In the parallelogram below, each vertex has a line from it to the midpoint of the opposite 2 sides. What is the ratio of the area of the shaded region to the area of the entire parallelogram?
Source: Giles Cohen, 50 Mathematical Puzzles and Problems: Red Collection, Key Curriculum Press, 2001.
Let the center of the parallelogram be the center of 2D plane. Rotate the y-axis to coincide with the closest side of the parallelogram. While preserving the desired ratio, we can treat the parallelogram as a rectangle. Consider the quarter rectangle in the first quadrant. Without loss of generality, scale the axes so that the quarter parallelogram becomes a square with side length 2. We can show that the three lines forming the shaded region have equations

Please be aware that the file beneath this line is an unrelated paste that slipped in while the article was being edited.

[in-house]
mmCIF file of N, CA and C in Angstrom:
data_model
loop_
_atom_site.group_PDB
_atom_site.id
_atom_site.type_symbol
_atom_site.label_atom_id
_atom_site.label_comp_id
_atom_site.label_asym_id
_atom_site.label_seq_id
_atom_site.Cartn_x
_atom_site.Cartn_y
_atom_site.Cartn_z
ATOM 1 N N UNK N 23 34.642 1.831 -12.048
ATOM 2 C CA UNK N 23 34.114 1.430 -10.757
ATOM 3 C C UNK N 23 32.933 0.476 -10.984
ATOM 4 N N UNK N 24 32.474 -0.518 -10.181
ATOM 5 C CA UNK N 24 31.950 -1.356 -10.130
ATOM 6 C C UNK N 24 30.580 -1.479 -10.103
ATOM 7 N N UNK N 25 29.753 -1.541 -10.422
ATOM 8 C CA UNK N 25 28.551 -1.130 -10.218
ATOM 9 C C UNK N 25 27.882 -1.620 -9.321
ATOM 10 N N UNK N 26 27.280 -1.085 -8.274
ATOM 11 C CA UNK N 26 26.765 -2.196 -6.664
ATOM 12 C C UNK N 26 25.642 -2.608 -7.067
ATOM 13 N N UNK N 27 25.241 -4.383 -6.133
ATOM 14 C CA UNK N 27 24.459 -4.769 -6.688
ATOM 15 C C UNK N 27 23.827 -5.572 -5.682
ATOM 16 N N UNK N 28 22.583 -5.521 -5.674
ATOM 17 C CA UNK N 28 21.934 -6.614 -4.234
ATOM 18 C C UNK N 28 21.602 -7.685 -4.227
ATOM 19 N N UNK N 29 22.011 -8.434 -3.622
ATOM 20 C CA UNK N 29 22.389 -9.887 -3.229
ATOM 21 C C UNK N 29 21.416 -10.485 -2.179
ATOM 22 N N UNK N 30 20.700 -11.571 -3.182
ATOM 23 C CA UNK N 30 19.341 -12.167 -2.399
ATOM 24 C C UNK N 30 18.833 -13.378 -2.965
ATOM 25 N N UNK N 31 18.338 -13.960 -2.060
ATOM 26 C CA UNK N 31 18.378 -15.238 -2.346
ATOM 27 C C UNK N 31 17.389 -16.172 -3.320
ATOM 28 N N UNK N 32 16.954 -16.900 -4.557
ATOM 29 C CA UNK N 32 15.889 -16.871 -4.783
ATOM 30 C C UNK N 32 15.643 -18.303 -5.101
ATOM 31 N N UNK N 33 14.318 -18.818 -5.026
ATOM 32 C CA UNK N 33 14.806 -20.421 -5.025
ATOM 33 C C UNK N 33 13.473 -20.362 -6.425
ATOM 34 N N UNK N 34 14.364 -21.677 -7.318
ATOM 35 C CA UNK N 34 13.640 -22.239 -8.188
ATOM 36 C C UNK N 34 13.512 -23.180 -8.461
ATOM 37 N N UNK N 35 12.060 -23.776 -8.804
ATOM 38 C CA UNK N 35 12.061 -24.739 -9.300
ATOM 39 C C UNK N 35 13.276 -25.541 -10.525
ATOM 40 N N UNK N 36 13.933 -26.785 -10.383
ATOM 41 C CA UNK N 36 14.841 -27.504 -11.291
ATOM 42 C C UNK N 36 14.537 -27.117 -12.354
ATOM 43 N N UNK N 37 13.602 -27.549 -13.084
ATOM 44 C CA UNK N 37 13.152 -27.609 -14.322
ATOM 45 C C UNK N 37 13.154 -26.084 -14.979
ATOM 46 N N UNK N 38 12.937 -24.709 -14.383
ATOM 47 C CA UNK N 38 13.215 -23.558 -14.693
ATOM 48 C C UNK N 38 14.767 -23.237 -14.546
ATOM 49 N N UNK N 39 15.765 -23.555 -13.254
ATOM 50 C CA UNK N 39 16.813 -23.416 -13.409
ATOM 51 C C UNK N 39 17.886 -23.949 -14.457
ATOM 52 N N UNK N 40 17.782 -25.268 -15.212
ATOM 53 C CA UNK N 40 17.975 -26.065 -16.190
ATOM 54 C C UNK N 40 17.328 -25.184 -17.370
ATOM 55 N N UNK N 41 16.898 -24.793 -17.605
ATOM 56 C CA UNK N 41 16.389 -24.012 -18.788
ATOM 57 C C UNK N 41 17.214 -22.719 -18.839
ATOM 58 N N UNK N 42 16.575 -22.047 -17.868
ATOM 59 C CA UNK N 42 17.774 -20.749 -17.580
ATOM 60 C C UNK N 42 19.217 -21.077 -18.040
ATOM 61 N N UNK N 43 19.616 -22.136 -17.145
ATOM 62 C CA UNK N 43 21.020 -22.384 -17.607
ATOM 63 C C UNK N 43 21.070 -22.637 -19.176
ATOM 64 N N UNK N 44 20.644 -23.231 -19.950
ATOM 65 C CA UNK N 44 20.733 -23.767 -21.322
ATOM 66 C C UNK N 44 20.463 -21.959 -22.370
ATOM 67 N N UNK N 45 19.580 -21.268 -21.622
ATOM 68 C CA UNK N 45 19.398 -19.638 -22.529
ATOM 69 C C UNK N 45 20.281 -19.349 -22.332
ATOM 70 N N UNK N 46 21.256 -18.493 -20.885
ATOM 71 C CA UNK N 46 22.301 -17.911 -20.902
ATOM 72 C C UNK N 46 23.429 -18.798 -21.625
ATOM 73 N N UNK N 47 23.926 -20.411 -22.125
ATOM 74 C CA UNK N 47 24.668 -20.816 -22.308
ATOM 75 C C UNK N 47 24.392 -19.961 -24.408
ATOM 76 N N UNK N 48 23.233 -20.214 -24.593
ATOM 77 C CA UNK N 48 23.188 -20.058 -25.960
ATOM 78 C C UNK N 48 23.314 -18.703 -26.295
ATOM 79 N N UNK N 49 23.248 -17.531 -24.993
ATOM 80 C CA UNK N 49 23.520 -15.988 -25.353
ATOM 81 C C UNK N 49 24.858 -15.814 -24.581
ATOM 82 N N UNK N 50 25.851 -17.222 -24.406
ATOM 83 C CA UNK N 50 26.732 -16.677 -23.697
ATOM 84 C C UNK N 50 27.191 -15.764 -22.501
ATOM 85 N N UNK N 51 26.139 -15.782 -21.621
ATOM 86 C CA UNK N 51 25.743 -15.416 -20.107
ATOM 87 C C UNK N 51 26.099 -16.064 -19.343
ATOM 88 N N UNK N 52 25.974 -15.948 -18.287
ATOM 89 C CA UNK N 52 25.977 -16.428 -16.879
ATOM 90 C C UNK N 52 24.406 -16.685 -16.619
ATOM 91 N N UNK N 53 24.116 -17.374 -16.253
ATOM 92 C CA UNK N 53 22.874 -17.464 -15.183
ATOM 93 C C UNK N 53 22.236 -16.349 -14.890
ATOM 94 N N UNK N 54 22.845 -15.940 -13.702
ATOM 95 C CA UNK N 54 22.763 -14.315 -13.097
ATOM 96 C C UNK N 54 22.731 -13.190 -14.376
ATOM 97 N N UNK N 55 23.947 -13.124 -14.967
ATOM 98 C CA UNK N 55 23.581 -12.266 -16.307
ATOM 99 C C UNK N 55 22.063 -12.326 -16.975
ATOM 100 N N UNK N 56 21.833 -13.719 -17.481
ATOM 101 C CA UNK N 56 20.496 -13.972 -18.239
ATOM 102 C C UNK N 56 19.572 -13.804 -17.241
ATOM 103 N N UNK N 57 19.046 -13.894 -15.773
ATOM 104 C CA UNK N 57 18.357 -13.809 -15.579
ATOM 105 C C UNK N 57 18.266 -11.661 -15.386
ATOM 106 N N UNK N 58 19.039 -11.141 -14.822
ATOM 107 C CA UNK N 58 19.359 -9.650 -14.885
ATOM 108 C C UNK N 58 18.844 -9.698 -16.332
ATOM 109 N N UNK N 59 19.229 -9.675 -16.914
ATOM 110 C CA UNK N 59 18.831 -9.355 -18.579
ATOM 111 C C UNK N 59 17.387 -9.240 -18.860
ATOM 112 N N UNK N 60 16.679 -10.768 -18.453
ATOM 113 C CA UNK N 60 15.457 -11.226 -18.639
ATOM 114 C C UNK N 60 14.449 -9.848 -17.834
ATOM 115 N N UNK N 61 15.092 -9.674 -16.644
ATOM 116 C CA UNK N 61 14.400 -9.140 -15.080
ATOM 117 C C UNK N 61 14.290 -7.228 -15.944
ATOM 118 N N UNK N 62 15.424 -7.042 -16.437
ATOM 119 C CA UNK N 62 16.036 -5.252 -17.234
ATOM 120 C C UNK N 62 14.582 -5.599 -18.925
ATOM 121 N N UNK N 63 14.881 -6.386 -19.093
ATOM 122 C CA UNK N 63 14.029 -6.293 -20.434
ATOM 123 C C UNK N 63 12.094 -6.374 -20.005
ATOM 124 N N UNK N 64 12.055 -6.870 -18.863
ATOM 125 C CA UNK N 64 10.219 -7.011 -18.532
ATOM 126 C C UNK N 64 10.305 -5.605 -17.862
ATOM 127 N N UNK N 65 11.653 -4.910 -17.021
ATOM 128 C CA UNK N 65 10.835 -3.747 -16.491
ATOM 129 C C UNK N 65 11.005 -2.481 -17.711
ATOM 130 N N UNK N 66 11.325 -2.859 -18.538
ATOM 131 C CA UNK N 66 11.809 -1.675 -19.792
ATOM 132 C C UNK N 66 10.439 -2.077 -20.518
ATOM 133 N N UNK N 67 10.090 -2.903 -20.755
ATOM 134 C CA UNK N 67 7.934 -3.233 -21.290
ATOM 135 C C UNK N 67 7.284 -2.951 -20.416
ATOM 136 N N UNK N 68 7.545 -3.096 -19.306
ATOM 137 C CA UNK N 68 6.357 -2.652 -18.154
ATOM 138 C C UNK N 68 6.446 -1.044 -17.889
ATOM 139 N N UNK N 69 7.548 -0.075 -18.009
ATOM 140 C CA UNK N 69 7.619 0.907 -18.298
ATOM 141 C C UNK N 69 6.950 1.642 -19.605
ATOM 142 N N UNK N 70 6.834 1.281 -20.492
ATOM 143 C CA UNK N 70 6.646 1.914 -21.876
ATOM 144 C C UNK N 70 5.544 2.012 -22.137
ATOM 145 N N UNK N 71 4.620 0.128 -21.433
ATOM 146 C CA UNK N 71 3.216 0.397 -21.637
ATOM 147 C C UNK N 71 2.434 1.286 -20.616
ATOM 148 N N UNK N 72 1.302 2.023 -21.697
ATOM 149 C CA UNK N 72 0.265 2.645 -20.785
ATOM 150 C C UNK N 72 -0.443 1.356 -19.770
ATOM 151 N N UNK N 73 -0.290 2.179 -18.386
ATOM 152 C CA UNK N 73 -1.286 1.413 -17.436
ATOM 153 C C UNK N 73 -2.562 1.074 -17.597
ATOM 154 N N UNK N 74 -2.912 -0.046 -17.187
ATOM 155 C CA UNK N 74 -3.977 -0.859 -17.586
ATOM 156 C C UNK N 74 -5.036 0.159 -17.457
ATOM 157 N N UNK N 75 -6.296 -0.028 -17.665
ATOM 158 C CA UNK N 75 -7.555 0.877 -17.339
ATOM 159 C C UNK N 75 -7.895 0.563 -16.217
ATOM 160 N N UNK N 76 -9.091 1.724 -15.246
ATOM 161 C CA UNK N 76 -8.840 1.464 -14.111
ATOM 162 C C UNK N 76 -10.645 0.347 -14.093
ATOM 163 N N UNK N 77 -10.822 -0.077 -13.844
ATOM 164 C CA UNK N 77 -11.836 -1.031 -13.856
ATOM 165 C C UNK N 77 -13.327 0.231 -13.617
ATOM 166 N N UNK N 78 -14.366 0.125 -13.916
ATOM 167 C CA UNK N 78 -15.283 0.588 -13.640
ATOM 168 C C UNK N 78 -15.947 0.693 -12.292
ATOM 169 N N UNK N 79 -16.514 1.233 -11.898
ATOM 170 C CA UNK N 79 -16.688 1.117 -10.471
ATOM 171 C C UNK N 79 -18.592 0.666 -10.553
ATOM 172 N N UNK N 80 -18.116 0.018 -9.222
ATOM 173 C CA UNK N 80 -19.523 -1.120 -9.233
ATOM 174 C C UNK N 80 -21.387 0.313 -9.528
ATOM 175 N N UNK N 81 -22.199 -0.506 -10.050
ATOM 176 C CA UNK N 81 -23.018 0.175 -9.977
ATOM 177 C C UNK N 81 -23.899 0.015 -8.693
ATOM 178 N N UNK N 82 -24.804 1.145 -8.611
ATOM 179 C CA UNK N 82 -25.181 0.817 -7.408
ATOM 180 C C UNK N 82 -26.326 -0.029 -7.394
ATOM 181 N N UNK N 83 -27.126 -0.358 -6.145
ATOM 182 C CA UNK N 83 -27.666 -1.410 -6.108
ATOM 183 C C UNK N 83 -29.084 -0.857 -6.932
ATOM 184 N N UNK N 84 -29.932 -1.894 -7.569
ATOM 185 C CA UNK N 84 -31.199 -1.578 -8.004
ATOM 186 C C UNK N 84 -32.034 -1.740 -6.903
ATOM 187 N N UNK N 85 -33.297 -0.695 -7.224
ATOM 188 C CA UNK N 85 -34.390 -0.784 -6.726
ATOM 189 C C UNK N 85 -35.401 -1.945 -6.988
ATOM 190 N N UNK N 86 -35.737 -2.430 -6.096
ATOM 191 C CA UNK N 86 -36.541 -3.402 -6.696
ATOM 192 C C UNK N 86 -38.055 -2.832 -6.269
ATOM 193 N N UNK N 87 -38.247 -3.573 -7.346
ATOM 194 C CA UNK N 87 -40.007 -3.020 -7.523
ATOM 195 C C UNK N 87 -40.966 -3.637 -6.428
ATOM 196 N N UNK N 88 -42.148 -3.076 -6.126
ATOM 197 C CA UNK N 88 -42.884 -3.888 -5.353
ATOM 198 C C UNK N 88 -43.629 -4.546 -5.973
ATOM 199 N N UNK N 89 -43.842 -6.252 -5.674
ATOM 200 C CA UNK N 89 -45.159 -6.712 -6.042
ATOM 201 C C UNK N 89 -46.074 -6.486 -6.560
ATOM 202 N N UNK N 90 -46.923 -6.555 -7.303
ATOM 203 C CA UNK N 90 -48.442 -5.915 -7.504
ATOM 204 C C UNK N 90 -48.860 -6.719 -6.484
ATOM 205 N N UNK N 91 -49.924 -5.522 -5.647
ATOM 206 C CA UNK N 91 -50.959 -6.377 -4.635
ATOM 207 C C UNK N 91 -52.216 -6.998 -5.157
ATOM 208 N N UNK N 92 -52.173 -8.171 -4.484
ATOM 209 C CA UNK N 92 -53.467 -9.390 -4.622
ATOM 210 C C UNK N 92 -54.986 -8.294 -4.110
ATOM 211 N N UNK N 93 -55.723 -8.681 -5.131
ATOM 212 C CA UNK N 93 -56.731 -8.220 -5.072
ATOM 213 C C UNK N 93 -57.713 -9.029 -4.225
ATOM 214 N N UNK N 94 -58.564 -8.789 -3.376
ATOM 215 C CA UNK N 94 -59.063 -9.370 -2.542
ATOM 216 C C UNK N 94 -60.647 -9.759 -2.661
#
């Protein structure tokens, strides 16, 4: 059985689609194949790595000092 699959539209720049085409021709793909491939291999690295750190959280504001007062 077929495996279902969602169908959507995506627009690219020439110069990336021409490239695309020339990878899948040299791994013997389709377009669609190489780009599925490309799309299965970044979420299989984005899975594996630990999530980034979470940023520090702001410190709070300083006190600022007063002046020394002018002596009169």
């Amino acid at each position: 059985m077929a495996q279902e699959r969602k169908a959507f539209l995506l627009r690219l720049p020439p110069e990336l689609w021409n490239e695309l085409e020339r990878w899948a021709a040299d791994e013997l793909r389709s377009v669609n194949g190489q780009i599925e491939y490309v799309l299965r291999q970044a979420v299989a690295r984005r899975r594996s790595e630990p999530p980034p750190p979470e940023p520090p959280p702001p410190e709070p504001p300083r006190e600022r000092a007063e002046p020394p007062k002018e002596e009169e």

(1) y = x/2+1;
(2) y = -x/2+1;
(3) y = -2x+2.
Solving (1) and (3), we get 5x/2 = 1 or x = 2/5, and so y = 6/5. Solving (2) and (3), we get 3x/2 = 1 or x = 2/3, and so y = 2/3. The leftmost point of the shaded region is clearly at (0, 1), which is the solution to (1) and (2). It follows that the 3 vertices of the shaded region are (0, 1), (2/5, 6/5), and (2/3, 2/3). It follows that the area of this triangle is
|det(1 1 1; 0 2/5 2/3; 1 6/5 2/3)|/2
We know that the area of the entire square is 4(2*2) = 16. Therefore the ratio of the shaded region to the area of the entire square is 2/15/16 = 1/120, which is also the area of the shaded region to the area of the entire parallelogram.
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